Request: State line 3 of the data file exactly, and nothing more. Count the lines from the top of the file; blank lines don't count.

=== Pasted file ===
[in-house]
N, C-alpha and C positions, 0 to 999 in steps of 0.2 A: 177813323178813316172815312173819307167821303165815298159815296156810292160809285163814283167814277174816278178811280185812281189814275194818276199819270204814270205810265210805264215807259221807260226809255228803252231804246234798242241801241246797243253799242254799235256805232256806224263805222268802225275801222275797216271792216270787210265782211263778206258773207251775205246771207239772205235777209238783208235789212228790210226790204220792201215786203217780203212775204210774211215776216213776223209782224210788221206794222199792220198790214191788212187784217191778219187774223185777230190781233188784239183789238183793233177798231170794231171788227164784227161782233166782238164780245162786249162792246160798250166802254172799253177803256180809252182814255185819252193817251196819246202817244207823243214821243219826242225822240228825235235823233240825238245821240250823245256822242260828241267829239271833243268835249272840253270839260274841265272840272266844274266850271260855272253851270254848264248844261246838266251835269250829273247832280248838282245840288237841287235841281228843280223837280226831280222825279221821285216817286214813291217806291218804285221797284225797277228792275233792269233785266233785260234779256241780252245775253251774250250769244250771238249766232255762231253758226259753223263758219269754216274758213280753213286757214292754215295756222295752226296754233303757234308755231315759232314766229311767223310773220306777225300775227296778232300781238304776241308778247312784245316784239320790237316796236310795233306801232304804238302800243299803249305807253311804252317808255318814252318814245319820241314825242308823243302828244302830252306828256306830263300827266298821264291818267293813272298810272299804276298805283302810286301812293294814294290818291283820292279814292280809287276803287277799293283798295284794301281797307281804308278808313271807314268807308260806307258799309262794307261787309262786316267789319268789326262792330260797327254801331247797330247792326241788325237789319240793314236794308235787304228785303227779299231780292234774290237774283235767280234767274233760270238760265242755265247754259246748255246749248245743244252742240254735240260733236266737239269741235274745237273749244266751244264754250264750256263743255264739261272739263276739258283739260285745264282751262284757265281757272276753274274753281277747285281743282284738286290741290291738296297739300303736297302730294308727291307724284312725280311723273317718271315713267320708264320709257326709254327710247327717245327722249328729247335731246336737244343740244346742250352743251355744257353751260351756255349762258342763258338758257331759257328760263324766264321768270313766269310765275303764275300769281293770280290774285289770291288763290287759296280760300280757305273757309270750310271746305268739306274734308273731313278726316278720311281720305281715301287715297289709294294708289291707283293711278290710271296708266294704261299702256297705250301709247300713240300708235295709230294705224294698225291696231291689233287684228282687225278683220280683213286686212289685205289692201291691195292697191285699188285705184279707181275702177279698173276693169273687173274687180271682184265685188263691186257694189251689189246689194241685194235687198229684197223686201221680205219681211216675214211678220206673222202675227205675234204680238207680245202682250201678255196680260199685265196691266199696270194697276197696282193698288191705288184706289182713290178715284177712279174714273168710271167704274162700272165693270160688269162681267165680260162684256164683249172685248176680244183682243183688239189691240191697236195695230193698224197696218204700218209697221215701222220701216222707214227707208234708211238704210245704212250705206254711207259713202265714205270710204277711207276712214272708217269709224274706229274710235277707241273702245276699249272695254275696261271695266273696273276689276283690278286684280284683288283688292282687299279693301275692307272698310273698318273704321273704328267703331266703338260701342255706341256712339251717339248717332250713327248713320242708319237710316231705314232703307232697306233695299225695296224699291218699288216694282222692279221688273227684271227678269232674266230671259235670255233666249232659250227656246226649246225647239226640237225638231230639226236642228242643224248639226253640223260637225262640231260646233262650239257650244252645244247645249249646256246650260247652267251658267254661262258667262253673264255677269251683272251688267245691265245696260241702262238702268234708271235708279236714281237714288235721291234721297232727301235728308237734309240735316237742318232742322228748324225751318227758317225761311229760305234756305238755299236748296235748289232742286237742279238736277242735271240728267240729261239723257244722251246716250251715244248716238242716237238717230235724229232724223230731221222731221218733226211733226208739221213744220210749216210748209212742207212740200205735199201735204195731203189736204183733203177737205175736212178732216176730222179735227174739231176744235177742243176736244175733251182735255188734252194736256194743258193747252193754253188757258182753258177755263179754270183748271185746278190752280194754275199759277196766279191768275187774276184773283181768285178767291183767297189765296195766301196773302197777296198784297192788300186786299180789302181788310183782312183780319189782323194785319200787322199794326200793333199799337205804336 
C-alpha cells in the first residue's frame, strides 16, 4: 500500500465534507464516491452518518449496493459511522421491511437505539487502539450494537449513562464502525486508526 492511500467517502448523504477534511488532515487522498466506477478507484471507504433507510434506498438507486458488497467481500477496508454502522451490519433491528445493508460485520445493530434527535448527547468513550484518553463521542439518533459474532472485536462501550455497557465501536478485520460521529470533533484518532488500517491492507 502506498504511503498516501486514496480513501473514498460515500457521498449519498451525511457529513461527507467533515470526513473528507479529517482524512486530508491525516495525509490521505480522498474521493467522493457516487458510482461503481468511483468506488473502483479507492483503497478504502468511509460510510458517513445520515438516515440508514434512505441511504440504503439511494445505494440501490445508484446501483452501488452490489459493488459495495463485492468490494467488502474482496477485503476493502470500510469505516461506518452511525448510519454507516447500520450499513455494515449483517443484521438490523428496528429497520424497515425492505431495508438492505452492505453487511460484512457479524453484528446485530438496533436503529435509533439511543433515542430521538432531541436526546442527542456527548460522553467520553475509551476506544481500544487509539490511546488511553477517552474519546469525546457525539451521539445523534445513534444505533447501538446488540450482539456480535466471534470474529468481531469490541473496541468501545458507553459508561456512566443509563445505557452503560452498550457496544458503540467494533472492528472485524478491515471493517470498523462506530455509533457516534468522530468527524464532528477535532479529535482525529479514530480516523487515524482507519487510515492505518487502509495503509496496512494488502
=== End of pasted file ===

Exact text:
C-alpha cells in the first residue's frame, strides 16, 4: 500500500465534507464516491452518518449496493459511522421491511437505539487502539450494537449513562464502525486508526 492511500467517502448523504477534511488532515487522498466506477478507484471507504433507510434506498438507486458488497467481500477496508454502522451490519433491528445493508460485520445493530434527535448527547468513550484518553463521542439518533459474532472485536462501550455497557465501536478485520460521529470533533484518532488500517491492507 502506498504511503498516501486514496480513501473514498460515500457521498449519498451525511457529513461527507467533515470526513473528507479529517482524512486530508491525516495525509490521505480522498474521493467522493457516487458510482461503481468511483468506488473502483479507492483503497478504502468511509460510510458517513445520515438516515440508514434512505441511504440504503439511494445505494440501490445508484446501483452501488452490489459493488459495495463485492468490494467488502474482496477485503476493502470500510469505516461506518452511525448510519454507516447500520450499513455494515449483517443484521438490523428496528429497520424497515425492505431495508438492505452492505453487511460484512457479524453484528446485530438496533436503529435509533439511543433515542430521538432531541436526546442527542456527548460522553467520553475509551476506544481500544487509539490511546488511553477517552474519546469525546457525539451521539445523534445513534444505533447501538446488540450482539456480535466471534470474529468481531469490541473496541468501545458507553459508561456512566443509563445505557452503560452498550457496544458503540467494533472492528472485524478491515471493517470498523462506530455509533457516534468522530468527524464532528477535532479529535482525529479514530480516523487515524482507519487510515492505518487502509495503509496496512494488502